The era in which Net Geners have grown up has been a time period in which civil activism is not as prominent as it has been in other decades. I believe Net Geners, as non-activists, aren’t necessarily the exception but more the rule. The two interviews I conducted backed up my notion as both interviewees turned out to be more slacktivists if anything at all. (Slacktivist meaning one who is not constantly involved in the action part of activism.) John Palfrey and Urs Gasser mention “what the Net provides is an increasingly useful, attractive platform for those who are predisposed to be active in civic life” (Palfrey & Gasser, 2010). I believe activism may be sparked by not only your background but the people you surround yourself with and are influenced by as well as the lifestyle, community and location where you live. Don Tapscott also notes, “Between elections, there is no real engagement by the citizens in the important decisions that affect their lives” (Tapscott, 2008).
It was apparent my two interviewees are not consistently engaged in any sort of civic activity or service. The extent of their activism is limited to clicks on the internet entailing things such as a “like” on Facebook or posting a comment on a website. I personally feel you can’t really call this activism. Despite my opinion, they both expressed being an “activist” if an issue personally affected them and compelled them to give their whole-hearted support.
Kevin Lewis, Kurt Gray, and Jens Meierhenrich conducted a study on digital-age action in regards to the Save Darfur Cause on Facebook which had 1.2 million members. They concluded:
While both donation and recruitment behavior are socially patterned, the vast majority of Cause members recruited no one else into the Cause and contributed no money to it — suggesting that in the case of the Save Darfur campaign, Facebook conjured an illusion of activism rather than facilitating the real thing (Lewis, Gray, & Meierhenrich, 2014).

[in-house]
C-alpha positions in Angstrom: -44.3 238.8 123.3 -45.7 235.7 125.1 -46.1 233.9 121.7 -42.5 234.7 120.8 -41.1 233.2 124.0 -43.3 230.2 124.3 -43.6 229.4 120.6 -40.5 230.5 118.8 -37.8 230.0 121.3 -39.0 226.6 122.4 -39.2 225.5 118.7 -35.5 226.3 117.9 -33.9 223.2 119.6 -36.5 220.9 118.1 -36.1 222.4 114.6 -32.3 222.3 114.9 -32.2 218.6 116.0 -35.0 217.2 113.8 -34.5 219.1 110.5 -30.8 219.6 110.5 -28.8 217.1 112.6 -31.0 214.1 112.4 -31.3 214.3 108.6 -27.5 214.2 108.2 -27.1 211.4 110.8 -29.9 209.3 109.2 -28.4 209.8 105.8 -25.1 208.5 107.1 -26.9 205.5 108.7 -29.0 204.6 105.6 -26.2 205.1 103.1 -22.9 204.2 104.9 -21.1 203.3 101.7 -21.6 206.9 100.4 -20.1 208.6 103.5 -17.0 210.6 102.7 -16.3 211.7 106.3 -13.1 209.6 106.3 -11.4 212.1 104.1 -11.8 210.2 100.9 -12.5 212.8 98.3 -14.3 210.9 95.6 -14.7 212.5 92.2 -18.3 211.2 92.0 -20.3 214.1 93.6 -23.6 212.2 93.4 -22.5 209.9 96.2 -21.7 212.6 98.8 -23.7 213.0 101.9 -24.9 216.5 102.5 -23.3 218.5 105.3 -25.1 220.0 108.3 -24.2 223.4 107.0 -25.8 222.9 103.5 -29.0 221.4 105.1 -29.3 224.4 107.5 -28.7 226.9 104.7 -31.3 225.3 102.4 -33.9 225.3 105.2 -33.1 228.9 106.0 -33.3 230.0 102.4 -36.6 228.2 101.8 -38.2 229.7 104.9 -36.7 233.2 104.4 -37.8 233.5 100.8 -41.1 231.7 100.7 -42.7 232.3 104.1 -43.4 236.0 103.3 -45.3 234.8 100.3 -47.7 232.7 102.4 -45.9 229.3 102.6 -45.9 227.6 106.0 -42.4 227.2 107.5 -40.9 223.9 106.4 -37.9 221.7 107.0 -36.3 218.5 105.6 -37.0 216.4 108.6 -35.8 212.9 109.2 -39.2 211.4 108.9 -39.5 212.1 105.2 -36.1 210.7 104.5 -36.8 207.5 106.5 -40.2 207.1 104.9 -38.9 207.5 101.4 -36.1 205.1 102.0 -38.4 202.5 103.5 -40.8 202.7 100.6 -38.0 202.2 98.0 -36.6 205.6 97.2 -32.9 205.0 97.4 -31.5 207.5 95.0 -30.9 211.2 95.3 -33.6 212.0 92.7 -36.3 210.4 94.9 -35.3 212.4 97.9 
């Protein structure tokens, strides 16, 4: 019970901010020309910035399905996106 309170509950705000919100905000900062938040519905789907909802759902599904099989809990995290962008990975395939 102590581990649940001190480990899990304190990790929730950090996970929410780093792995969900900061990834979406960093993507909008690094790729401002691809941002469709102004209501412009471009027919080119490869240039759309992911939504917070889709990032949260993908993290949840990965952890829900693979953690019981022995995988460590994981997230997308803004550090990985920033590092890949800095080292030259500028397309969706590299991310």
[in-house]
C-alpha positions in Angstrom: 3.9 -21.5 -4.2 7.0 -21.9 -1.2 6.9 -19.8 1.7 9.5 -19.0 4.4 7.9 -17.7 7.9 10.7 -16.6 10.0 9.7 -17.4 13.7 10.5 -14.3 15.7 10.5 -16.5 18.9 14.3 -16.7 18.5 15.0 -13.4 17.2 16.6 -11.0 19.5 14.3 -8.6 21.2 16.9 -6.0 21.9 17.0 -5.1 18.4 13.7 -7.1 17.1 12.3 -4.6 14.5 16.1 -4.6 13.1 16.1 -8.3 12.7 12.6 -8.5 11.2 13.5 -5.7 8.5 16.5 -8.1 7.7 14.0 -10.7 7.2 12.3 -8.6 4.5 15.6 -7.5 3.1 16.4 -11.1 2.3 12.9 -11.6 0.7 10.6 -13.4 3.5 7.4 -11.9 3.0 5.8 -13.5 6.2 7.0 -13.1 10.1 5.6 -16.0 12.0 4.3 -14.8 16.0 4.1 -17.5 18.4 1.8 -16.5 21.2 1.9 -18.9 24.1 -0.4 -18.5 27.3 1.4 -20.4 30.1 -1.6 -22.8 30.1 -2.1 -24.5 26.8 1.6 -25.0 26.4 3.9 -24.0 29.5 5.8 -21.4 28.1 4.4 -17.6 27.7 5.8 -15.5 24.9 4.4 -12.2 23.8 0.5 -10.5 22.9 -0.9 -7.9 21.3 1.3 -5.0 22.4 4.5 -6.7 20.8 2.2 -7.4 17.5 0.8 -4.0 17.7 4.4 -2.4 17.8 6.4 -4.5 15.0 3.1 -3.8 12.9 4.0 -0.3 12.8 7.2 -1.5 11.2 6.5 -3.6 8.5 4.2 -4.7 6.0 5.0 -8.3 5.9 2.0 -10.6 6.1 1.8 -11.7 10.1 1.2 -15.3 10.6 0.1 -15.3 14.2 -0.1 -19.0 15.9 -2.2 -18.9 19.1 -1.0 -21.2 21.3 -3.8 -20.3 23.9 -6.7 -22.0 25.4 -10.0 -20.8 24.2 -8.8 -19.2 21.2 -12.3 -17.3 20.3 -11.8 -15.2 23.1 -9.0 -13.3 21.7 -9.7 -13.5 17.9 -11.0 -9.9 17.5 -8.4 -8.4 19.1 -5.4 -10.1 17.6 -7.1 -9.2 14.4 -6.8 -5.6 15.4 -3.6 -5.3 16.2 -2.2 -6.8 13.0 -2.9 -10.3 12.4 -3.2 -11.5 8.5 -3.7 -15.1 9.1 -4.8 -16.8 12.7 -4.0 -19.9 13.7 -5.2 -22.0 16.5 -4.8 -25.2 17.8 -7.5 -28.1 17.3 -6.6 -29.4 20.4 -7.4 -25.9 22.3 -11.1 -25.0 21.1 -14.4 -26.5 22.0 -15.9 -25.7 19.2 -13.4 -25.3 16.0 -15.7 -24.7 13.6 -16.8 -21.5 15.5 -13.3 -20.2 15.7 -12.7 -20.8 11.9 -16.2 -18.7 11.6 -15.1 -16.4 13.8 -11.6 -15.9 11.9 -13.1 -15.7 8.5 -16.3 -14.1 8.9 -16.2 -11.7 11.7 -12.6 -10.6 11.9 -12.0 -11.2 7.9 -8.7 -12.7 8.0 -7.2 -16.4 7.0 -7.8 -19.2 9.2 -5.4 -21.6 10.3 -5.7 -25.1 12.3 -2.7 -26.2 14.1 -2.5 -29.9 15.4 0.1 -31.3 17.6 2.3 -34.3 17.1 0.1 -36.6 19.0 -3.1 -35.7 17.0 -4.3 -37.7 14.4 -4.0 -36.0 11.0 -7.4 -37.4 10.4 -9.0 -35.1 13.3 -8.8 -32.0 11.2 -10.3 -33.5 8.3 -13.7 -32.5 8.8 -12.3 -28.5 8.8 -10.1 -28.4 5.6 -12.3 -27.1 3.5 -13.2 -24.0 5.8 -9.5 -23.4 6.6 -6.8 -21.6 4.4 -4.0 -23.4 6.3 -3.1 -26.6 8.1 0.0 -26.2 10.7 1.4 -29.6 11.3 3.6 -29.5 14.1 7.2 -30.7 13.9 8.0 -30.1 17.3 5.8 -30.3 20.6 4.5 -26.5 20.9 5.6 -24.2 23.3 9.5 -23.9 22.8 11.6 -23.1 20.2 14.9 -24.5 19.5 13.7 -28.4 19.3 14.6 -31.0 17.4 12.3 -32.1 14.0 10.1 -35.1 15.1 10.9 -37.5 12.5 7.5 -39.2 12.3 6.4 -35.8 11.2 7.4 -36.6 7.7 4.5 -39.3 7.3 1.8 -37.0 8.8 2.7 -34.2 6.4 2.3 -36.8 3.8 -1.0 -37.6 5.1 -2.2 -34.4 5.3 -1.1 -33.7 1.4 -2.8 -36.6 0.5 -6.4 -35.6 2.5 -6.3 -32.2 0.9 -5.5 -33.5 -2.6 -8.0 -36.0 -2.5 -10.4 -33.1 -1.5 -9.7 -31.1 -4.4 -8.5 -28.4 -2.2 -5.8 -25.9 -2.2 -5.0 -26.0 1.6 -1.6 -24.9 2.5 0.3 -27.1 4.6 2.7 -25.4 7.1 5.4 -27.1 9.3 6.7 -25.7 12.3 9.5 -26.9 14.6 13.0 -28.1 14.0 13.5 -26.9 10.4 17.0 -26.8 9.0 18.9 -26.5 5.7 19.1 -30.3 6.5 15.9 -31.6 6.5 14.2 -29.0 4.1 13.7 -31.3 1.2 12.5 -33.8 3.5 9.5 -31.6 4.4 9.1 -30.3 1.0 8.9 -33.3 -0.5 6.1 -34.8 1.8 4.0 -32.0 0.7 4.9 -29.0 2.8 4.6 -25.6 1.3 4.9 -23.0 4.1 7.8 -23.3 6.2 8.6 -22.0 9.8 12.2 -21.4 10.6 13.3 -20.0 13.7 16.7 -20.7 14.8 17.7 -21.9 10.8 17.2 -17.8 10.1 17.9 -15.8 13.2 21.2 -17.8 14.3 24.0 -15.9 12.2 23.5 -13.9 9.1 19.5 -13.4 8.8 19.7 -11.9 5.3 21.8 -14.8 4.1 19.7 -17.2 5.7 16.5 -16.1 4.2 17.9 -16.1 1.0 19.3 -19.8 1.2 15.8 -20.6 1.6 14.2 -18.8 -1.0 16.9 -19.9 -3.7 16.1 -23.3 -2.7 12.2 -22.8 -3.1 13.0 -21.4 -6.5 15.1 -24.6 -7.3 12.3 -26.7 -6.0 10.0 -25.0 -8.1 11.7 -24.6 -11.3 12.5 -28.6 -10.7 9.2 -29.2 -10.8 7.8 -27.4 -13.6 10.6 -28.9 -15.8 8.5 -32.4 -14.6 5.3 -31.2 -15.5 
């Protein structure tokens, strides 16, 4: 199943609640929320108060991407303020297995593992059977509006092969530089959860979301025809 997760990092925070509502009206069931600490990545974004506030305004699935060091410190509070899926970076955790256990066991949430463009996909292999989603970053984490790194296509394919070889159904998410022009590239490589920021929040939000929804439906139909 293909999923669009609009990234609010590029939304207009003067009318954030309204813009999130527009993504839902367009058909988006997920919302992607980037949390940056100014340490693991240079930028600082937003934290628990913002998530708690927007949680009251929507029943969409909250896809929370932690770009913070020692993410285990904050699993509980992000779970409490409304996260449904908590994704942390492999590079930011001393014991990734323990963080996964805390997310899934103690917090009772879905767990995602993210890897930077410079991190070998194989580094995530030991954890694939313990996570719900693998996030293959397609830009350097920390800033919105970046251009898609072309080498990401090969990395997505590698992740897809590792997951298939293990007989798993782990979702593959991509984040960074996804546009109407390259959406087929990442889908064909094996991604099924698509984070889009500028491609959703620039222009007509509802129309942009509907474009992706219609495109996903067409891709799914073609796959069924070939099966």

This further reiterates that many people’s level of activism might be limited to simple clicks online rather real action or raising money.
According to Reputation Inc., author Laura Brummer notes, “The implication is that the gap needs to be bridged between click and action, slacktivism and actual passion” (Brummer, n.d.). Technology has created an immense platform to help convert slacktivists into activists if they choose to do so. Palfrey and Gasser note, “Affordable Internet technology and highly interactive, easy-to-use applications have enabled individuals to become active users and participants in public conversations” (Palfrey & Gasser, 2010). This ties into what Brian Honigman stated in his Forbes article, “Social media created an enormous opportunity for converting more folks to higher levels of engagement” (Honigman, 2014).
Although the tools now exist, I don’t think the majority of the Net Geners I know are chomping at the bit to get involved or are on a plot to change the world as we speak. However, I do believe technology has created an instrument for our students to get their feet wet and discover what role they want to play in activism online or offline. As Palfrey and Gasser point out, “There are seeds of change that ought to be nourished” (Palfrey & Gasser, 2010). We as educators can help nourish these by promoting our students to explore topics they are passionate about that might spur activism. And if the seeds blossom, students need to know the available tools but at the same time be cognizant of the nature and ethics of the internet. The internet is an extraordinary tool, but similar to research, you must be cautious of the source of information.
Brummer, L. (n.d.). Online Activists: Revolution or Click-Illusion? Retrieved fromhttp://www.reputation-inc.com/our-thinking/online-activists-revolution-or-click-illusion on June 25, 2014.
Honigman, B. (2014). How Tumblr Is Changing Online Activism. Retrieved from http://www.forbes.com/sites/citi/2014/02/18/how-tumblr-is-changing-online-activism/ on June 25, 2014.
Lewis, K., Gray, K., & Meierhenrich, J. (2014). The Structure of Online Activism. Retrieved from http://www.mpmlab.org/Online%20Activism.pdf on June 25, 2014.
Palfrey, J., & Gasser, U. (2010). Born Digital : Understanding the First Generation of Digital Natives. New York, NY: Basic Books.
Tapscott, D. (2008). Grown up Digital: How the Net Generation is Changing Your World. New York: McGraw-Hill.